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Benign mass of the skin

Types of benign mass of the skin

Unlike malignant tumours, benign mass does not invade tissues and metastasise. There are many different types of benign mass of the skin, some of the most common being lipoma, steatocystoma, and epidermal cyst.

Treatment of benign mass of the skin

Lipoma is the most common soft tissue mass among those derived from the mesoderm. Lipoma can be classified as intramuscular lipoma, and intermuscular lipoma, depending on its location. Recurrence can be prevented by excising the mass, along with the capsule surrounding the fat. If, however, it grows very quickly in size then it has to be checked for liposarcoma (malignant). 

Epidermal cyst is a smooth, dome-shaped subcutaneous swelling with fluctuations. Sometimes it is attached to the skin via a central hair pouch, Epidermal cysts can burst either spontaneously or by external force. Abnormally large epidermal cysts are called giant atheromas, which need differentiation with malignancy. If inflamed or recurred, the epidermal cyst needs to be surgically removed. As for cysts, the contents can be emptied first, then the wall can be removed through a small incision. If pus and blood are found, the cyst is incised and drained first, and is them completely excised 1-2 weeks afterwards.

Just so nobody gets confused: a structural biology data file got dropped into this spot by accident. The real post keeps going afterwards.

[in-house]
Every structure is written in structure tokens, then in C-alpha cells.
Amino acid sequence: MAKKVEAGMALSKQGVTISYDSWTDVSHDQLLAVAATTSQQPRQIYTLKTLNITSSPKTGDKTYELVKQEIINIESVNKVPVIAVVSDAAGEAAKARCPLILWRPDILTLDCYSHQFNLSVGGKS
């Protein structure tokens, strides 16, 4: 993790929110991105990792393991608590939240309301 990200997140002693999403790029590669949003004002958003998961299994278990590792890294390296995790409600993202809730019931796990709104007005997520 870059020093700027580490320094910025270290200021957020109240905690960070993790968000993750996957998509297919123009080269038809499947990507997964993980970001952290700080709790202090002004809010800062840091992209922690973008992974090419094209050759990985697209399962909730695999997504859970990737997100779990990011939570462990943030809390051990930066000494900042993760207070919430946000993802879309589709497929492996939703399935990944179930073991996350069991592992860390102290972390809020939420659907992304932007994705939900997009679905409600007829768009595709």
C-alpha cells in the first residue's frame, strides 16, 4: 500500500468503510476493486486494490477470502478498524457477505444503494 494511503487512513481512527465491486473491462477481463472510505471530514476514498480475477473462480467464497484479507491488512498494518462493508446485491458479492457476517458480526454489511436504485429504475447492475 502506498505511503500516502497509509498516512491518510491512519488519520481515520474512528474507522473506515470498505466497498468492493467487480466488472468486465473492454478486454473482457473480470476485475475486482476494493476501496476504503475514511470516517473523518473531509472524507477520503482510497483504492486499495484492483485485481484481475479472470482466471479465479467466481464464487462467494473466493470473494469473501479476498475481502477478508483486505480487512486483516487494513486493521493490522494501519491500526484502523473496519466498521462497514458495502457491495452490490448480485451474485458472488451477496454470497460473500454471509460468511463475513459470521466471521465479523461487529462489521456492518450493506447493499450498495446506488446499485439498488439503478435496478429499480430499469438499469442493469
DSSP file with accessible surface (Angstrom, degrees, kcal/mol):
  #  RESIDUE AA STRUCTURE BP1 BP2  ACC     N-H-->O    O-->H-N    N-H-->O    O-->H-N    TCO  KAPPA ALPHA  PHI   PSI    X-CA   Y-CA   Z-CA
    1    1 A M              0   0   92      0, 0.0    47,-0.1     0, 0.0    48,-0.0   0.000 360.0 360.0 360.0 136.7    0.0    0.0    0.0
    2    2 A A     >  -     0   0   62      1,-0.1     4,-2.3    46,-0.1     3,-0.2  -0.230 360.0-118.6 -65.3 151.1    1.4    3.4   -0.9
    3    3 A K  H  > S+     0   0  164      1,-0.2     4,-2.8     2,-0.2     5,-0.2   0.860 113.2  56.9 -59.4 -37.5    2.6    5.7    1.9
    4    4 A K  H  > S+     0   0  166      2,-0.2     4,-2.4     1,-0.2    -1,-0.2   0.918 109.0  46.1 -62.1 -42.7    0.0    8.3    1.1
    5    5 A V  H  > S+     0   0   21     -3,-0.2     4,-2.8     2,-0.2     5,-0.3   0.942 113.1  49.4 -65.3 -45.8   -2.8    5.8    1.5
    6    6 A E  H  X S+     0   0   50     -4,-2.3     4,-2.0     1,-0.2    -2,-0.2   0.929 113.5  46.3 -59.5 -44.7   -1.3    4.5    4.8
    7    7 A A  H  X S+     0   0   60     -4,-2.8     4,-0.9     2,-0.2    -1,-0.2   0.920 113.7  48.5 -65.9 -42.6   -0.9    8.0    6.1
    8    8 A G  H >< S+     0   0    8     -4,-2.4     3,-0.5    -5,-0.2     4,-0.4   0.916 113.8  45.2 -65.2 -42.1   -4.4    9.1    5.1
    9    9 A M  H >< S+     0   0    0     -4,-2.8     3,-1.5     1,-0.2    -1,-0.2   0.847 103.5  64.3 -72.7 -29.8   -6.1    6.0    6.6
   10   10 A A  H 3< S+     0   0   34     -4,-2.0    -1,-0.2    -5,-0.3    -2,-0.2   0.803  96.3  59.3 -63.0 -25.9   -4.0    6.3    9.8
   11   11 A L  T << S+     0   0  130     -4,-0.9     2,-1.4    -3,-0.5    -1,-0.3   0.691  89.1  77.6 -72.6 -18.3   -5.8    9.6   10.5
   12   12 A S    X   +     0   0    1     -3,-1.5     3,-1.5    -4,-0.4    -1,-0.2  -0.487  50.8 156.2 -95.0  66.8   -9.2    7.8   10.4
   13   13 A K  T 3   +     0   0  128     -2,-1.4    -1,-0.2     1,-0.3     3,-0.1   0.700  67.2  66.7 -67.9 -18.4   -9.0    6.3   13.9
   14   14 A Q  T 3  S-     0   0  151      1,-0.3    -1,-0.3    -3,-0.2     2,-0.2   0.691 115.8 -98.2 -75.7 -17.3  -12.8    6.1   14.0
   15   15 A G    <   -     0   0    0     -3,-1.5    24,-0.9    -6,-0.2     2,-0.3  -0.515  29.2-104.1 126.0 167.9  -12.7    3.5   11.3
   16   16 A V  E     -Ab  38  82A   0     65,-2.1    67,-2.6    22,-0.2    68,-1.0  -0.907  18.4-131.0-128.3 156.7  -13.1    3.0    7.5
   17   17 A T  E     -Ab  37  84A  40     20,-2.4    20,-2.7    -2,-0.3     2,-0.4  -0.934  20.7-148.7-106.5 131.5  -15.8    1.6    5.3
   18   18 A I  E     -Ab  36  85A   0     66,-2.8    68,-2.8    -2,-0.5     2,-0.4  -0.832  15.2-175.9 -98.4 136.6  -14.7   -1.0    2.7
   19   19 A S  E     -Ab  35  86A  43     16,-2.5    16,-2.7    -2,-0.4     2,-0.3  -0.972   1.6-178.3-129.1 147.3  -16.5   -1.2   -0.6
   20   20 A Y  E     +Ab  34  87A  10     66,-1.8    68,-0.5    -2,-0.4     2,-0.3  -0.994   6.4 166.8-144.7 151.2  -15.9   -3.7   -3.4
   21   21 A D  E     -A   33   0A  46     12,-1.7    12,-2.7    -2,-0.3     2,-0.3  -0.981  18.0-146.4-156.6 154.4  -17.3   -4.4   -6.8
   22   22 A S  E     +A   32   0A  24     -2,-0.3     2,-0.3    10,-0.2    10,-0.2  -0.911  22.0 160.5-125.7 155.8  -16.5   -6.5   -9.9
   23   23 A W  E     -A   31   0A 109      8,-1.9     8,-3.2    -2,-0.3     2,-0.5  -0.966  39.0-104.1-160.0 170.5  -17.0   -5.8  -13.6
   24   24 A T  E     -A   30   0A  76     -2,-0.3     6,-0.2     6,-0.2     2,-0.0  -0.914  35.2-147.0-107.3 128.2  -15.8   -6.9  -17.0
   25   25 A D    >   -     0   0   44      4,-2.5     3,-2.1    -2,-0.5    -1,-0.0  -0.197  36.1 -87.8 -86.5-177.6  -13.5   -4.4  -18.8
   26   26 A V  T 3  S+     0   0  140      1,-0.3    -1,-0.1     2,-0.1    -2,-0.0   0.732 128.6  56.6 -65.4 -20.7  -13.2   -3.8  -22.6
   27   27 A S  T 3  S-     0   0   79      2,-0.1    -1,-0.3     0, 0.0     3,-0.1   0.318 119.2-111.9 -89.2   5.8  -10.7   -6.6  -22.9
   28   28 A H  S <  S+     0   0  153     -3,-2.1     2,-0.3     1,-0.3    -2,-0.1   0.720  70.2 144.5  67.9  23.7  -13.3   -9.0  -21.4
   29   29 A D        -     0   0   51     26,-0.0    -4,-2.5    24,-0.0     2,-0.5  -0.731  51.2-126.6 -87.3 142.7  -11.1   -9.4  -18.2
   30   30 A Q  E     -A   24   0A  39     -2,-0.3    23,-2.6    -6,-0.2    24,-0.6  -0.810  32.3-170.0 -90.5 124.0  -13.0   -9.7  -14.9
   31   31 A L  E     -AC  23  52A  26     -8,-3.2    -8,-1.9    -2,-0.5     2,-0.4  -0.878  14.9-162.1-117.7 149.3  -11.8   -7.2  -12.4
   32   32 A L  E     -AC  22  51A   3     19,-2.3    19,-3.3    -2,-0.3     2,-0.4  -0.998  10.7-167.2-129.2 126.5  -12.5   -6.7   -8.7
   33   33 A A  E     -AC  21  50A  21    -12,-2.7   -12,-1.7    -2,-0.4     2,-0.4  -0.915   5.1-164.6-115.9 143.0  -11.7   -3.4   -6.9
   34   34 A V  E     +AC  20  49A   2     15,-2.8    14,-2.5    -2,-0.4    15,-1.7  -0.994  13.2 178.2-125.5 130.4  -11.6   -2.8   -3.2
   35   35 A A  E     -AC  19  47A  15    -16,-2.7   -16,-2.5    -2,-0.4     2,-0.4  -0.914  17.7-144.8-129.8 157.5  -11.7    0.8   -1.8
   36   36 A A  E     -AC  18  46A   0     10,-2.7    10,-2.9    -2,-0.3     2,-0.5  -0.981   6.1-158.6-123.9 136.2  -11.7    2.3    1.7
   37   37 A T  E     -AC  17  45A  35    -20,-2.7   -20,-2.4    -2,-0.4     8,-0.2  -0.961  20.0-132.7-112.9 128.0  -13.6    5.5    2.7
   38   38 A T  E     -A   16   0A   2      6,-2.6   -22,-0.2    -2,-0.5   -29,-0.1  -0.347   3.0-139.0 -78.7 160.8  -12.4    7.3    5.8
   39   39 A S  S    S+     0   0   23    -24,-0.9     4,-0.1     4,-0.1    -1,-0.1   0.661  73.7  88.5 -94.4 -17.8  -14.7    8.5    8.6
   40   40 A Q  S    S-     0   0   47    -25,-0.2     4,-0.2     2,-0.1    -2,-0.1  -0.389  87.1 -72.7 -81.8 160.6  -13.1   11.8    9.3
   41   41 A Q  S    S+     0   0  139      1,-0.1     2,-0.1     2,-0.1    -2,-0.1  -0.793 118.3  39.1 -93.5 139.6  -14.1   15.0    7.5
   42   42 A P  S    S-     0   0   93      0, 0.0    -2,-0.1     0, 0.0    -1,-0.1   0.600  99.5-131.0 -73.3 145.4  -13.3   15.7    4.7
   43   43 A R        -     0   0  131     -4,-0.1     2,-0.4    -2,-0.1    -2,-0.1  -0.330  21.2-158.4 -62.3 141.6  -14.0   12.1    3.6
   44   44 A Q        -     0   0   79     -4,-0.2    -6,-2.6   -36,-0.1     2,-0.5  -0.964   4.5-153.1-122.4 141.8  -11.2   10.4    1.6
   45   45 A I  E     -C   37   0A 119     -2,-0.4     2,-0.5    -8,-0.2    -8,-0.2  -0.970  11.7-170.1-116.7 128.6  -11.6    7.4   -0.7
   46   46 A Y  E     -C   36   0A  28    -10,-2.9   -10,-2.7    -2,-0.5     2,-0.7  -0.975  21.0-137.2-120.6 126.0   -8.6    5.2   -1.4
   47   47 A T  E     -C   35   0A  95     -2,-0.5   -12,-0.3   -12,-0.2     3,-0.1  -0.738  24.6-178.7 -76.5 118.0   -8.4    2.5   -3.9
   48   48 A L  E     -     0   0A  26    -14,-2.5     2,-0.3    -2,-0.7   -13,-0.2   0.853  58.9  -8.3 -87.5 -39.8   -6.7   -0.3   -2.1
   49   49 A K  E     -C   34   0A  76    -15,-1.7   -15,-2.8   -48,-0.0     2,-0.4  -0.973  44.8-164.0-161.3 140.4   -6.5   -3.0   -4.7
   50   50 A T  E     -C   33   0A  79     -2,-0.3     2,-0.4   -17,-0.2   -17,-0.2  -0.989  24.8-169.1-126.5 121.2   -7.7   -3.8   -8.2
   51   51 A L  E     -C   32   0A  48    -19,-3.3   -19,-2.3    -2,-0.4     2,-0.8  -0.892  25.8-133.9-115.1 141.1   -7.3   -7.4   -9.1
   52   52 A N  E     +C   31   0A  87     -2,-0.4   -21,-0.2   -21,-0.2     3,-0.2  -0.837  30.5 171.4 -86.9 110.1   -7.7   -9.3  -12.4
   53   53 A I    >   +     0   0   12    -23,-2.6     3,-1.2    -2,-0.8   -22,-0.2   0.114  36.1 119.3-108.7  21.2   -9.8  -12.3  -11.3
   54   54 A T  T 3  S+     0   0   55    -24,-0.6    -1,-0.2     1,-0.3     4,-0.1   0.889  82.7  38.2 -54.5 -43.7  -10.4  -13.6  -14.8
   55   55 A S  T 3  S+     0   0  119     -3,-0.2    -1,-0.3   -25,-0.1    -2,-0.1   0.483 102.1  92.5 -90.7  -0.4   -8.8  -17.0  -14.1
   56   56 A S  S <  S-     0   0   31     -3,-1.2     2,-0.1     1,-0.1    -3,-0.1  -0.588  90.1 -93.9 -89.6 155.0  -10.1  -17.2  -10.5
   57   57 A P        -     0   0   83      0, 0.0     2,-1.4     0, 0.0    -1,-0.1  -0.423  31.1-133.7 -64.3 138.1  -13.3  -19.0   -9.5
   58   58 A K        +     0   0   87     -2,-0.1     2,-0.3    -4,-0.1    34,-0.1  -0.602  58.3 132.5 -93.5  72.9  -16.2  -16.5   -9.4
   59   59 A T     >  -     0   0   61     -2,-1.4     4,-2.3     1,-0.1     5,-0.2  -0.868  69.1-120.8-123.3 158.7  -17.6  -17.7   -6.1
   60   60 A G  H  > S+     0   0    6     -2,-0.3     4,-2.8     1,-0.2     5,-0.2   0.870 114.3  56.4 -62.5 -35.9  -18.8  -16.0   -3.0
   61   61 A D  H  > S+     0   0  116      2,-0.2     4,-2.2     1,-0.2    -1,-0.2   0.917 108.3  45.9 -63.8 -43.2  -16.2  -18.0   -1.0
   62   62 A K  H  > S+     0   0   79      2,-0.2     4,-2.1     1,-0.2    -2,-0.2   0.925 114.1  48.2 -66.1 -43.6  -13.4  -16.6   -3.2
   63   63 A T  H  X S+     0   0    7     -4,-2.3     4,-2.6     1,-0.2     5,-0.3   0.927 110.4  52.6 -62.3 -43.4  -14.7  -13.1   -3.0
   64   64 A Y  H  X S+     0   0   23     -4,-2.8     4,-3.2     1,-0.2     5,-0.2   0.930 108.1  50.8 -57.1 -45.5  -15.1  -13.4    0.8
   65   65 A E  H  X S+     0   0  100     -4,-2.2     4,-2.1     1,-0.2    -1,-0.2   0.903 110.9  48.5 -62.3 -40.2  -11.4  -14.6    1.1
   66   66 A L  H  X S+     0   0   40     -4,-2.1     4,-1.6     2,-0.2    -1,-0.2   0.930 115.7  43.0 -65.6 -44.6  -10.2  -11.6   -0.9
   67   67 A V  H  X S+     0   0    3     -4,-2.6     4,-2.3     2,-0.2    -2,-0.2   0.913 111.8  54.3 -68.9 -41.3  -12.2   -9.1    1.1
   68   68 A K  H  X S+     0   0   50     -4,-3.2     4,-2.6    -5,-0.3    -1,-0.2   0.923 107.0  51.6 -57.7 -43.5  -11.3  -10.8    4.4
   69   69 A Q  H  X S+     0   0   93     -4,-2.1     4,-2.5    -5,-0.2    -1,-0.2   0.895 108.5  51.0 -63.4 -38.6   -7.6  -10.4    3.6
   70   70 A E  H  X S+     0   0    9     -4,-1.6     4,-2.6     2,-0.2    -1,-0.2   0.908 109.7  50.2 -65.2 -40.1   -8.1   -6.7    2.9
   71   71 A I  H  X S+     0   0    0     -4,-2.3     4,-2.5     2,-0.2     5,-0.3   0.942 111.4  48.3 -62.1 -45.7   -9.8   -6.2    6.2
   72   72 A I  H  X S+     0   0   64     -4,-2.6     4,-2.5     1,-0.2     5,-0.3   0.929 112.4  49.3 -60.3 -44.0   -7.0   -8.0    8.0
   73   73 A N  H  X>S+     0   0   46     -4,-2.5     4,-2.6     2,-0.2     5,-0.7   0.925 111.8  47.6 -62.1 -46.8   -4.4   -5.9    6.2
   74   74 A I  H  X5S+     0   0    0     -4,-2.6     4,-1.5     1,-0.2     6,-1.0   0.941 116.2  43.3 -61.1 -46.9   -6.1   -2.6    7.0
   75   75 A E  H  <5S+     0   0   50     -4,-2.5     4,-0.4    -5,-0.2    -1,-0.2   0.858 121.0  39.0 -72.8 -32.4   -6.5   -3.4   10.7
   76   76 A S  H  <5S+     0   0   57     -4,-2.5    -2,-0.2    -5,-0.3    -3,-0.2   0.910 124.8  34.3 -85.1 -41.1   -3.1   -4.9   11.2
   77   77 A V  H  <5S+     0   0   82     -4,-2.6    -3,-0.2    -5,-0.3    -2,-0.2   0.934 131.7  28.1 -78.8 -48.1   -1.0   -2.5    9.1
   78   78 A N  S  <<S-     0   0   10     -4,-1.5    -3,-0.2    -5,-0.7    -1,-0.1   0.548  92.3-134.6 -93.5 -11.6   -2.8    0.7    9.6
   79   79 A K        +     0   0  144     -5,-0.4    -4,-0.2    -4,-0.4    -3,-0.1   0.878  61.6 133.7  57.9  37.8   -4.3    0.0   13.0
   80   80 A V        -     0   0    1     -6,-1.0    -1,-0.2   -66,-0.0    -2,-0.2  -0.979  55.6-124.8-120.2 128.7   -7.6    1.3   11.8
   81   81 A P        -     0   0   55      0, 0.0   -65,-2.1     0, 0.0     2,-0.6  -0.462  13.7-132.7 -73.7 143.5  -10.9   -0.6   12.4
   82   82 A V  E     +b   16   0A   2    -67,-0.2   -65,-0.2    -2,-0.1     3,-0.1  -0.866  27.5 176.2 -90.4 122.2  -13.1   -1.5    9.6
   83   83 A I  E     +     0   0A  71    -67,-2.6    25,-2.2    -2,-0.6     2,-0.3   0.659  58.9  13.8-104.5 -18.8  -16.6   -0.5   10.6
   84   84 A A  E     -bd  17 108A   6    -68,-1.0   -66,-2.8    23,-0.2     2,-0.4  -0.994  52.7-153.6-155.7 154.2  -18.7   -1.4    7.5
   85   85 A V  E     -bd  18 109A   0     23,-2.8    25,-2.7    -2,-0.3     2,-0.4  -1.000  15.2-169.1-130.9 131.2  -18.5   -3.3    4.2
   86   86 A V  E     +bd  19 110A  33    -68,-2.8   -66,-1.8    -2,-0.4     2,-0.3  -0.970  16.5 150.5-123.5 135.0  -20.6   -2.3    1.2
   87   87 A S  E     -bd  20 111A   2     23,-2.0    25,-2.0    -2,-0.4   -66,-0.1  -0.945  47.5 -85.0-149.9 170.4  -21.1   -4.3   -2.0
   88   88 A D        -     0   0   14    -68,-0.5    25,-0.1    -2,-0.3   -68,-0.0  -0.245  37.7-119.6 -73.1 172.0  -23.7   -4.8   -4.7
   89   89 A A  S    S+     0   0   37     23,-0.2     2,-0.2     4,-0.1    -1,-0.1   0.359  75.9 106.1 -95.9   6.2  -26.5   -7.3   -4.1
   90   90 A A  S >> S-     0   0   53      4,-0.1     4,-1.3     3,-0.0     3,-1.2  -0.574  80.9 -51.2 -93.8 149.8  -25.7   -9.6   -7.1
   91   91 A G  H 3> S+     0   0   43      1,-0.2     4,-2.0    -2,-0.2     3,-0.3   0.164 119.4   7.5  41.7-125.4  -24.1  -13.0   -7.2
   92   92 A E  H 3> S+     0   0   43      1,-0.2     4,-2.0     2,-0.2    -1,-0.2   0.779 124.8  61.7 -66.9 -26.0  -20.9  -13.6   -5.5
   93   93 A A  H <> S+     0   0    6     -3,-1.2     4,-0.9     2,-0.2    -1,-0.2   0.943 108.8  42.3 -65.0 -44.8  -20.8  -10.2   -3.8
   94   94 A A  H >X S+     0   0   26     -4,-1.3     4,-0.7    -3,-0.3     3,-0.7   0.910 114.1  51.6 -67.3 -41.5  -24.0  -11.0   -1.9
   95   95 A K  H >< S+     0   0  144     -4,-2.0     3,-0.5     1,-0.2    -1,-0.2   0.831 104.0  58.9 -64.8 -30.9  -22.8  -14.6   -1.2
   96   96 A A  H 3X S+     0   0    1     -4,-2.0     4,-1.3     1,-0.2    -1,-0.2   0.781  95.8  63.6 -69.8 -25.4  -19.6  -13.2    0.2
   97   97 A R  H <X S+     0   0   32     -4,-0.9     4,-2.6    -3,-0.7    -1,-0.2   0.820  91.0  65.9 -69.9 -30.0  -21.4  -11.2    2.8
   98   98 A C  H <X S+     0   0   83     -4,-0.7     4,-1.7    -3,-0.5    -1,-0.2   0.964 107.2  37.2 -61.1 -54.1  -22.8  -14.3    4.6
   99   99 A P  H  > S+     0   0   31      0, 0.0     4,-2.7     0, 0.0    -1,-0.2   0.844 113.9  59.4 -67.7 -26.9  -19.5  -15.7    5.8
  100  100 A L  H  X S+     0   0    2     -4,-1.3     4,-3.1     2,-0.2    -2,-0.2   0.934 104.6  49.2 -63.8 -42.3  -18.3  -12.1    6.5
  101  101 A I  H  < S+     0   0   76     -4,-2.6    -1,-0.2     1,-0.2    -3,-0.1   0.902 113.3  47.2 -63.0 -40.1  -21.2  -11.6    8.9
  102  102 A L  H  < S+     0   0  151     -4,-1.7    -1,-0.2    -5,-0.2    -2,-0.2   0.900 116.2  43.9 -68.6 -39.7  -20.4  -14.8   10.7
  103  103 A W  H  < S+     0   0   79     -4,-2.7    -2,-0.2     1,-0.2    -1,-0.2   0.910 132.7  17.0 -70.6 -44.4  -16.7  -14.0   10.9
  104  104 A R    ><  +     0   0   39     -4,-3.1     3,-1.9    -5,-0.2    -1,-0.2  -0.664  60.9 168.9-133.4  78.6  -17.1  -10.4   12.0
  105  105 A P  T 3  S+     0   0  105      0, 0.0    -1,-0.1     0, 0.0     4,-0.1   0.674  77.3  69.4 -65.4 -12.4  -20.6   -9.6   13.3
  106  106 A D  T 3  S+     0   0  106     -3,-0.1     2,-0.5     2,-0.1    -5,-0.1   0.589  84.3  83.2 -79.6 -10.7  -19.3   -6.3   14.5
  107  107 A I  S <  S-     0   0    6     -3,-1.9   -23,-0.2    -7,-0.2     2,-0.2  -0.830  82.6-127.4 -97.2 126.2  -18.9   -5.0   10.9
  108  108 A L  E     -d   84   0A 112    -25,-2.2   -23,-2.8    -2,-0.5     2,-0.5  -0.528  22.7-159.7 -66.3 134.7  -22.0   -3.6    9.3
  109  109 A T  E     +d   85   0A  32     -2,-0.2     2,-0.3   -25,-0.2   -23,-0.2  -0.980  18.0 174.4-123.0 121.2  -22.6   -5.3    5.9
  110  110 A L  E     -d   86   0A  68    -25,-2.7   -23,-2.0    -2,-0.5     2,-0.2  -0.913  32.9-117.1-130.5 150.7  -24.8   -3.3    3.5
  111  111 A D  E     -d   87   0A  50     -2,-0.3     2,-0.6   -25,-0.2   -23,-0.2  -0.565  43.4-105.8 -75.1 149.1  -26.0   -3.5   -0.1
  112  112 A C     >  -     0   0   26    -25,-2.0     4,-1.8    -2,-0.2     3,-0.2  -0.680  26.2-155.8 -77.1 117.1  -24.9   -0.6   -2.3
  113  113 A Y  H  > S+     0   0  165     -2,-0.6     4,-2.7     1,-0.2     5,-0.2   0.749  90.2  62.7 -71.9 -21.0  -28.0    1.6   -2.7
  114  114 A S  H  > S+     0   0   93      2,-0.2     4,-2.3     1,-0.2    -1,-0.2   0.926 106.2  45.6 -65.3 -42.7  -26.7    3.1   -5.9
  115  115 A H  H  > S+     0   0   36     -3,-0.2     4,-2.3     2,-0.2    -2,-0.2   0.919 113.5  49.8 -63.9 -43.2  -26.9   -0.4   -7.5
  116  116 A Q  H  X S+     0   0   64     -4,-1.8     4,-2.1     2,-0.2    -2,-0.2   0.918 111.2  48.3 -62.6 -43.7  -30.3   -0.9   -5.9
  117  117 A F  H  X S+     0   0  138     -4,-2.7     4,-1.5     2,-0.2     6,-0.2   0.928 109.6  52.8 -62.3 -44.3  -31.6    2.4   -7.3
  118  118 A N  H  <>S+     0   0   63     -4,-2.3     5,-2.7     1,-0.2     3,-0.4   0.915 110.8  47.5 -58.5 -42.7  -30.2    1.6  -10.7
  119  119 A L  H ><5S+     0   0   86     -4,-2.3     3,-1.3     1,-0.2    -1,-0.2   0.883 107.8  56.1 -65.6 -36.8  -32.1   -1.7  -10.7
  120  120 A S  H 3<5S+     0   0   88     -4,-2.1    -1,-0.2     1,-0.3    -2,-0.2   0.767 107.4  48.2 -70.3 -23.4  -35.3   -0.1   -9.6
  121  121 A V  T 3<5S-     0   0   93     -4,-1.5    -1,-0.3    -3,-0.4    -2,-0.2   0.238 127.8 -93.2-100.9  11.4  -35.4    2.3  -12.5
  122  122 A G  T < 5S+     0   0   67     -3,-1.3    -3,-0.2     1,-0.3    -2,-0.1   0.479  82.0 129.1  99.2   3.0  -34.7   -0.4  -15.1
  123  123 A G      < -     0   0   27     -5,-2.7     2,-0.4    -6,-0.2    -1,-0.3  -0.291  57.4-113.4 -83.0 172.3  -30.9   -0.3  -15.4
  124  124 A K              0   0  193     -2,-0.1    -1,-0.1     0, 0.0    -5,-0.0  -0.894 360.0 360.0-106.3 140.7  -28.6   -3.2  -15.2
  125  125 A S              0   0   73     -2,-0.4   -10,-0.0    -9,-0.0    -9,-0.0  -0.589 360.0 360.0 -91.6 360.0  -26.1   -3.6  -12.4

Steatocystoma is a benign mass derived from skin appendages. It is usually small (2-20 mm) but sometimes the diameter can reach several centimetres. It is usually translucent, and contains a yellow and oily fluid inside. Sometimes there is a spot in the centre and may contain hair. It can leave a scar as it gets inflamed and resolved, like an acne. When inflamed the pain worsens and the diameter can reach up to 4-6 cm. The area around the cyst can redden and become painful to touch, making every day life uncomfortable. Treatment options include excision, cryotherapy, and laser.

There are many different types of benign skin masses. Please book an appointment to find out more.

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